by Rei Terada
Having previously agreed with Governor Brown not to raise tuition for three years ending in spring 2016, the UC Regents have now unilaterally broken the agreement. Give UC more funds, the Regents say, or we'll raise tuition 5% in 2015--and another 5% a year for at least four years after that. While the Regents claim to negotiate on behalf of those who use the university--students, staff and faculty--their new gambit instead shows the difference between the Regents and higher Administration, on one hand, and "those who use" the university on the other. For organizations like the unions and faculty associations would of course like more funds from the legislature, too. But those groups aren't demanding that students pay up if the legislature doesn't. To them, it's obvious that another tuition increase wouldn't help California students, and that it's counterproductive to threaten to do something counterproductive. Contrary to UCOP's PR campaigns in favor of a "return to aid funding model" (high tuition, high aid), student debt has been rising during this period of "high aid." It's been shown that when working class students have to use up their Pell grants on high tuition, they wind up working longer hours and going into tens of thousands of dollars of debt for housing and living expenses. Yet this is what the Regents are willing to bring about. And Mary Gilly, the chair of the Faculty Senate, lines the Senate up behind the administration more plainly than ever by calling the tuition increase an "unfortunate" but "good option."
In many ways the tuition increase proposal looks more like an intent than a coercion tactic. More state funding "is probably not likely," Gilly notes (ibid.). UCOP has already developed a strategy for justifying the increases regardless of their pressure-value: (1) they could be worse, being "not . . . more than 5%" a year; (2) they would feed the "return to aid funding model" (according to an email sent to staff on Friday by Michelle Whittingham, Associate Vice Chancellor of Enrollment Management at UCSC); and (3) they would offer "predictability." UCOP's press release euphemizes the raise by calling it a "stability plan." But stability, predictability and not-being-more than 27% (at the end of the period, tuition would be 27% over its current base) are all empty qualities that drain the increase of its positive content, which is, obviously, revenue on the backs of students. A 5% increase will pay more than 4% a year from the legislature, even after return-to-aid. If that wasn't so the increase could not be proposed at all. At the same time, as Michael Meranze observes, "UCOP's proposal actually leaves open the possibility of up to a 9% tuition increase" if Governor Brown is uncooperative--and that would have the most point of all. Technically, no ceiling for this scenario is mentioned in UCOP's announcement. Its language is: "tuition would not increase by more than 5 percent annually for five years, provided the state maintains its current investment commitment" (my italics). And so finally, even "predictability" is erased, since UCOP's statement merely says that it will be there unless it's not.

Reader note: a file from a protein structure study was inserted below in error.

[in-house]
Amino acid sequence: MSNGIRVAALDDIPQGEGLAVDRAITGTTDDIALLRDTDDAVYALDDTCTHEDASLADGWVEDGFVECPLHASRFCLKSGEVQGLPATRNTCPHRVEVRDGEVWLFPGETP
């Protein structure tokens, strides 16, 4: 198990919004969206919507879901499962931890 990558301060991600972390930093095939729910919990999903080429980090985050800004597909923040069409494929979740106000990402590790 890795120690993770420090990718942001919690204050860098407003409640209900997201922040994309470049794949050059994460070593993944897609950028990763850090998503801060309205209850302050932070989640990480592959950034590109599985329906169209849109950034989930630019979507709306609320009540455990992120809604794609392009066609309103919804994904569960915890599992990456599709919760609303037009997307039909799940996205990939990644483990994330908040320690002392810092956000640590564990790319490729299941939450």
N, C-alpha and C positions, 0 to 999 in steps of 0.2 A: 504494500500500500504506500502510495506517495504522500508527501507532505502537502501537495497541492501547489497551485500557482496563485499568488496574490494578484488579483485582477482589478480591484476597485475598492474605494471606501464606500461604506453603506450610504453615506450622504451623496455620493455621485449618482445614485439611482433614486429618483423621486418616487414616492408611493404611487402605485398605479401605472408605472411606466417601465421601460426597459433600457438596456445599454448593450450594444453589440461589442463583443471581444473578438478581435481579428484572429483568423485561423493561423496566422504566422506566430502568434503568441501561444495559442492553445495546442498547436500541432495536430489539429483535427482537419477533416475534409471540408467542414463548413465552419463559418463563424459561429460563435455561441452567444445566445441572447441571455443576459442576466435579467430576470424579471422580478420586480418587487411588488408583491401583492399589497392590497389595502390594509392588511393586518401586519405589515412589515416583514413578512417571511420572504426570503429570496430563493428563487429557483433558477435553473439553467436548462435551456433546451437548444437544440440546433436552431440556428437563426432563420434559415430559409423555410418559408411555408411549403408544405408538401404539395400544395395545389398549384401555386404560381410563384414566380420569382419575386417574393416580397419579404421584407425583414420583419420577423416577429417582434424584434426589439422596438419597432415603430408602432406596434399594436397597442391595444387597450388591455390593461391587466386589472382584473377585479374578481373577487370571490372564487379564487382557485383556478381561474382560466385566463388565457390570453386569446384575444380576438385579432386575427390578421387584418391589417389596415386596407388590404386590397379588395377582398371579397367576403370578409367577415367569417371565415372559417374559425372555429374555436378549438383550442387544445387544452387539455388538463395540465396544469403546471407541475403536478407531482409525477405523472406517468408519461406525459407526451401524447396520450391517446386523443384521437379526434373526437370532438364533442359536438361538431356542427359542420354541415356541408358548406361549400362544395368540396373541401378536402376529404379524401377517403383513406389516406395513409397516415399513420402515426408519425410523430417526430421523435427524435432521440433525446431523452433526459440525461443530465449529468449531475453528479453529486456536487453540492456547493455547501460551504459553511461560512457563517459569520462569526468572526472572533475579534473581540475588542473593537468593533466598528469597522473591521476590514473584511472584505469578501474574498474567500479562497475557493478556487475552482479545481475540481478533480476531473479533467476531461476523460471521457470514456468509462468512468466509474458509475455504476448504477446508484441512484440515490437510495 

In other words, the Regents' proposal is indeed predictable. It repeats the logic of their moves against the most vulnerable segments of the University in 2009--the 32% increase and layoff of 2000 workers--only now that logic is actually cast as a form of support. Their threat reveals that the Administration does not represent the University to the legislature. It's rather a third force, willing to sell out parties on either side of it so long as it gets paid. Maybe it will be useful for people in the University to point out to the state that the Administration is now treating the legislature in the way it has treated its own community up to this point. In the past five years the Administration has been an antagonist, not a bargaining partner--willing to break and disavow agreements, we see now, obscure data, and target the vulnerable while making no sacrifices of its own. For in the same period that legislative funding has declined, Administration has expanded, roughly doubling since 2000. The Regents just saw fit to raise the Chancellors' salaries by 20%. As Meranze notes, in 2013-14 UCOP's budget in 2013-14 was about $587,000,000, while the budget for the whole Santa Cruz campus was $633M. The tenor of the Regents' address to the state government sounds familiar to those who've had to "negotiate" with it during this time: it is of a piece with its unilateral form of governance. You don't have to be a fan of the state government to think toward it something like "See? They're willing to pepper-spray you, too."
The legislature would be justified in demanding a correction of these conditions. This is something it could do rather than never talk to the Regents again, tempting as that must be. Instruction is 21% of the budget. It's always unclear whether funds will be used for education rather than administrator salaries, pet projects like MOOCs, donor-invented capitalist-in-training programs, real estate ventures, and other forms of development enriching an elite class only. The legislature would be within its rights to require that UCOP cut itself back to former levels and that any new funds--from the state or from tuition--go to instruction and student services. More to the point, regardless of what the Academic Council or the legislature will do, people inside the university will keep doing what they can, both to demand such economic justice as is available and to create forms of thought and relation that might support, finally, the unpredictable.